You can’t always get what you want, but if you try sometimes you might find you get what you need – Mick Jagger
We have made it our mission over these last few months to ban the word ‘website’ from use with the agency. Why? Well, we think it gives completely the wrong impression about how brands should market themselves on a digital platform and leads to some bad practice. It really should no longer be OK to make a few portfolio pages based on an old-fashioned ‘tree’ structure, call it a website and hope that people will both find it and listen to what you are saying.
Sure, what you ultimately end up with is a website, that is still the best way to describe a collection of web pages working together online, but if you are asking someone to ‘build you a website’ you are asking the wrong question. Instead, you should be asking how to market yourself online effectively.
So how does WordPress fit into all this? Well, it currently accounts for around 60% of the market when it comes to building websites, probably even higher when looking at the Small to Medium Enterprise (SME) sector. What this dominance has led to is both democratisation of making websites and a lack of innovation around how we approach the purpose of a website within the digital marketing landscape.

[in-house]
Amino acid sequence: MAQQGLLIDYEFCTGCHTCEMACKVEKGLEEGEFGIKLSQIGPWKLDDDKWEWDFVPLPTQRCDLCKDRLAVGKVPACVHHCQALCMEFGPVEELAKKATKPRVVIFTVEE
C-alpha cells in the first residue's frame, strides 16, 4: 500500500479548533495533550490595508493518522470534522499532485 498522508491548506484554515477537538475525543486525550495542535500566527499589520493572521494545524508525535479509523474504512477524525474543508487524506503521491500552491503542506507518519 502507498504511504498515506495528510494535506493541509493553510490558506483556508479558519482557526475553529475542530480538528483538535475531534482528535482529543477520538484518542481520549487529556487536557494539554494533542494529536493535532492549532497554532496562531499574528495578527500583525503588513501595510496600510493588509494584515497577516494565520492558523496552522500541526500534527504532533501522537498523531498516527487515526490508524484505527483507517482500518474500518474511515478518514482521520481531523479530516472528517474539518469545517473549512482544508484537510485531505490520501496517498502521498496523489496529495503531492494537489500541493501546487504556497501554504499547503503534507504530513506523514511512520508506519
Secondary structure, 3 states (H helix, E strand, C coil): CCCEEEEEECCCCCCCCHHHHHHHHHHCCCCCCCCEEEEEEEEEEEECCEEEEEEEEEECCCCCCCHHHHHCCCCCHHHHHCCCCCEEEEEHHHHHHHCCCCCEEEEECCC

Not too long ago, WordPress was actually a blogging platform – and a very successful one at that. But, when the need for ‘quick win’ websites took off, the pages feature became more prominent with a ’blog’ tacked on. This was the wrong move though; let’s stop for a minute and think about what we are really trying to achieve within our digital marketing.
For key aspects of SEO, the ‘blog’ (often a neglected secondary feature) is actually the most important aspect of a site. It provides us with the opportunity to create detailed, long-form content to work with our pages. For some reason though, this just isn’t how websites are currently approached.
There is also another problem for WordPress on the horizon: just about any agency or business with a little technical knowledge can make a ‘website’ using a page builder such as Divi, Elementor or Gutenberg, but there is no escaping the upcoming Google ranking factor of Page Experience including the key measurement tools called Core Web Vitals.
Page builders are good in many ways, but unless they are used by very experienced hands, there is a real possibility that many sites are going to have significant issues once the Google ranking update takes hold later this year.
For content, we now talk about Digital Campaigns made from pillar and landing pages of topic themes, as well as a core set of brand pages. Doing it this way means we can specifically target keywords and importantly user intent much more easily and build up a network of pages into an overall website, optimised for both PPC and SEO. We will be adding some cool features as well in the coming weeks around content suggestions to support inbound marketing and making the whole web experience much more fit for the future.
WordPress has been great and we have loved working with it over the years, but things move on and we are very excited about the possibilities which lie ahead.
Passionate, creative. service-driven, collaborative, caring, proactive, quality-obsessed, honest, talented, humourous, technical, insightful, logical, approachable, agile. Always Lagom.